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The Size of the 5.6% Millionaire’s Tax

By: Nick Kasprak

Congressional Democrats have proposed a new 5.6% surtax which would apply to AGI over $1 million as their latest attempt to find a politically palatable way to pay for the American Jobs Act. The surtaxA surtax is an additional tax levied on top of an already existing business or individual tax and can have a flat or progressive rate structure. Surtaxes are typically enacted to fund a specific program or initiative, whereas revenue from broader-based taxes, like the individual income tax, typically cover a multitude of programs and services. proposal replaces President Obama’s proposal to limit the benefit of itemized deductionItemized deductions allow individuals to subtract designated expenses from their taxable income and can be claimed in lieu of the standard deduction. Itemized deductions include those for state and local taxes, charitable contributions, and mortgage interest. An estimated 13.7 percent of filers itemized in 2019, most being high-income taxpayers. s to at most 28% of their value. The new proposal targets very high-income taxA tax is a mandatory payment or charge collected by local, state, and national governments from individuals or businesses to cover the costs of general government services, goods, and activities. payers with incomes over $1 million, so I thought it would be interesting to look at a “typical” millionaire and see how such a taxpayer would be affected.

I’ll start by defining what I mean by a “typical” millionaire because such a term can mean many different things. I’m not interested in the average of everyone making over that amount because that would include some ultra-high income taxpayers whose particular individual circumstances would overwhelm the rest of the data. It’s better to look for the median taxpayer in this group, or at least an average of people close to the median.

According to the latest IRS data (2009), the number of returns (with itemized deductions) in various income groups over $1 million looks like this:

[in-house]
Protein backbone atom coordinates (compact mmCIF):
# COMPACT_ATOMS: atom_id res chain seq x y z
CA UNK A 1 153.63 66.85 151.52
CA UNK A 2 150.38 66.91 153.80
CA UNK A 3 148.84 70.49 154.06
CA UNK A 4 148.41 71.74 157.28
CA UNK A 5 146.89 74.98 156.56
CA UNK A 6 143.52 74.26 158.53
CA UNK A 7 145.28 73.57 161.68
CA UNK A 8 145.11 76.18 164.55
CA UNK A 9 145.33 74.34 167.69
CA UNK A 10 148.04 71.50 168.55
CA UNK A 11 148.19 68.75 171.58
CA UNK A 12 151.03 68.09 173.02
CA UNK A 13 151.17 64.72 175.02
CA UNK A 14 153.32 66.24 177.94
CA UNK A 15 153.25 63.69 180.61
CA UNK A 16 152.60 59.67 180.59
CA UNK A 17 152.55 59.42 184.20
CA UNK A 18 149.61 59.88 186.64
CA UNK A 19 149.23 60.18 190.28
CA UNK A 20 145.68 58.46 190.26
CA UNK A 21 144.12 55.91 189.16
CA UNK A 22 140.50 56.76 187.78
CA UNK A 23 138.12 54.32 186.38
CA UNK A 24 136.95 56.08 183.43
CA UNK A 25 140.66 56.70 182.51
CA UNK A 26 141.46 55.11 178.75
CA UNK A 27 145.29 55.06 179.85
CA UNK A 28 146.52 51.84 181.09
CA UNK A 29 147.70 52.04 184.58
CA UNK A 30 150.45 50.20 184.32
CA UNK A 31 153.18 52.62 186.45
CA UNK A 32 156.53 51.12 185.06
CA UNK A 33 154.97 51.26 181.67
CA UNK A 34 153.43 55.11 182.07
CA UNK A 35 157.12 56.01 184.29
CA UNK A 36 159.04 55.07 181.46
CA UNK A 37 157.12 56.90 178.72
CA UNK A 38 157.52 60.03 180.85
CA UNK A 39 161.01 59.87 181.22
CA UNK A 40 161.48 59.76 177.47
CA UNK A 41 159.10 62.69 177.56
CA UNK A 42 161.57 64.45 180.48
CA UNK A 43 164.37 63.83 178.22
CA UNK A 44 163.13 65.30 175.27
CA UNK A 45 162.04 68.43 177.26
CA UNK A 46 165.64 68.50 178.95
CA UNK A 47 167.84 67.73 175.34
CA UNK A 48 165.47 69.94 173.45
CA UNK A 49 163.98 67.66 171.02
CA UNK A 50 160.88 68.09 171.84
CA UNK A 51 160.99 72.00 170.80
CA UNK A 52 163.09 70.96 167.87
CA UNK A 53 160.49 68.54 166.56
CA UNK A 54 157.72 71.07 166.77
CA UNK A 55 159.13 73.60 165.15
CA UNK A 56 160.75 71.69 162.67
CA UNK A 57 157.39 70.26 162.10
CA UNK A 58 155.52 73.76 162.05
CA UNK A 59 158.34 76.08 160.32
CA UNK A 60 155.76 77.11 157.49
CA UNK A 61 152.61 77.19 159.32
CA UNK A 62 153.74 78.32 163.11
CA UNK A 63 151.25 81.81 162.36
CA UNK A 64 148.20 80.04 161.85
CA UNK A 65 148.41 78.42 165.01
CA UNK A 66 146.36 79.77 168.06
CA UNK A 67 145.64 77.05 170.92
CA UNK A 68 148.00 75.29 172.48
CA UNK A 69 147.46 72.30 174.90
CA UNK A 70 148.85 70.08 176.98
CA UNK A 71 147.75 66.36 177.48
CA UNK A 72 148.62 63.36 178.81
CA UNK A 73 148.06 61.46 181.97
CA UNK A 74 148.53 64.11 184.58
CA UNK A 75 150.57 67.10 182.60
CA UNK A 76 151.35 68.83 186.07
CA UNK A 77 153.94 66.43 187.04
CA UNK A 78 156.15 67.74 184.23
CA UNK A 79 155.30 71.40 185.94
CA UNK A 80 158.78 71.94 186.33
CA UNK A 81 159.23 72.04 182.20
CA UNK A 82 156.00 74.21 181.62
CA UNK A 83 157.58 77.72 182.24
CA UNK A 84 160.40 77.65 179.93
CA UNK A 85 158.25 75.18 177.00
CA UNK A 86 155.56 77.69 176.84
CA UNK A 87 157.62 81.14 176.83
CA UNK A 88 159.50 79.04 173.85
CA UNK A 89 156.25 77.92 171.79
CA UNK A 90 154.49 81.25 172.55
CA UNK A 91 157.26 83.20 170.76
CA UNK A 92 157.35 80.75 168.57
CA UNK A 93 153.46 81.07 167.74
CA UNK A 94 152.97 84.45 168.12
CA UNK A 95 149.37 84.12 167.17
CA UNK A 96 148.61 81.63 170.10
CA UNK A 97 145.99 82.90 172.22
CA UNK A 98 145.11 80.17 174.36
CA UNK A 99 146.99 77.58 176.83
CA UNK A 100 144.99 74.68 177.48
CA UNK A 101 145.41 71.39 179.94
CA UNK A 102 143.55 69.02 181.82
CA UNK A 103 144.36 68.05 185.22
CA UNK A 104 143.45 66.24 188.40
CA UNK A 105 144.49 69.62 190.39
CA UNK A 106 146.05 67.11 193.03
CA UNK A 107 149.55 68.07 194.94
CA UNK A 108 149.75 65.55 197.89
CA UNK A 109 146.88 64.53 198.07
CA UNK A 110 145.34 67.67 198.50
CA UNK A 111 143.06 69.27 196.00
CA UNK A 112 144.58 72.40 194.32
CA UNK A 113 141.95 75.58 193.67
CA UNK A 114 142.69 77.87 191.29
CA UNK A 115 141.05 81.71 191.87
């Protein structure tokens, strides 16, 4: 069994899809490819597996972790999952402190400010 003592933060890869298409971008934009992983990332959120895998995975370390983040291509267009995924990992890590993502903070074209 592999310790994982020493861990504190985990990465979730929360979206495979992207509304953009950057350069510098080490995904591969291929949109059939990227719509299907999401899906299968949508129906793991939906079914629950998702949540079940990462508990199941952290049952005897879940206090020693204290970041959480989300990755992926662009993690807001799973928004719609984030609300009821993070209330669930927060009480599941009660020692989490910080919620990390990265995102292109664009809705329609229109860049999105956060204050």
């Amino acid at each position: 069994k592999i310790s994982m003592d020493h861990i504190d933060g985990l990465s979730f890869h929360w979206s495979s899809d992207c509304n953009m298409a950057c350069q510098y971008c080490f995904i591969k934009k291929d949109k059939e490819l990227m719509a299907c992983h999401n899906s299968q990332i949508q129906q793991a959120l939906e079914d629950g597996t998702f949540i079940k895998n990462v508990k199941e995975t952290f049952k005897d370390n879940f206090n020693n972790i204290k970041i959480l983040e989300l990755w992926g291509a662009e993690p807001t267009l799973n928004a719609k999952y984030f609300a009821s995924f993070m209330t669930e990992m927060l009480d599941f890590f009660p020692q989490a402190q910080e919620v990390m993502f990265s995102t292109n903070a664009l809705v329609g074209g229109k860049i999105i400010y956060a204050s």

$1,000,000 under $1,500,000


$1,500,000 under $2,000,000


$2,000,000 under $5,000,000


$5,000,000 under $10,000,000


$10,000,000 or more


It’s easy to see that the median return falls somewhere in the $1.5M to $2.0M group, and since the IRS doesn’t subdivide its data into income groups any smaller than this, the best we can do is to use this group and take averages. Doing so (with a bit of rounding off for simplicity’s sake) gives us a taxpayer with an AGI of about $1.8M, composed of $1.53M in ordinary income such as salaries and business or S-corp income, $200K in capital gains income, $70K in qualified dividends, and $255K in itemized deductions.

Below is a chart showing how such a taxpayer would be affected by the various tax increase proposals:

Tax Scenarios Chart

Since people making over $1M are the prime target for the surtax, it makes sense that it would be a bigger tax increase for them than the 28% limitation on itemized deductions. Both taxes are designed to raise roughly the same amount of revenue, but the surtax does so by targeting people making over $1M exclusively, while the 28% limitation could conceivably affect anyone making more than $212,300 (in 2011 – this threshold would be higher in the year when the provision actually takes effect.)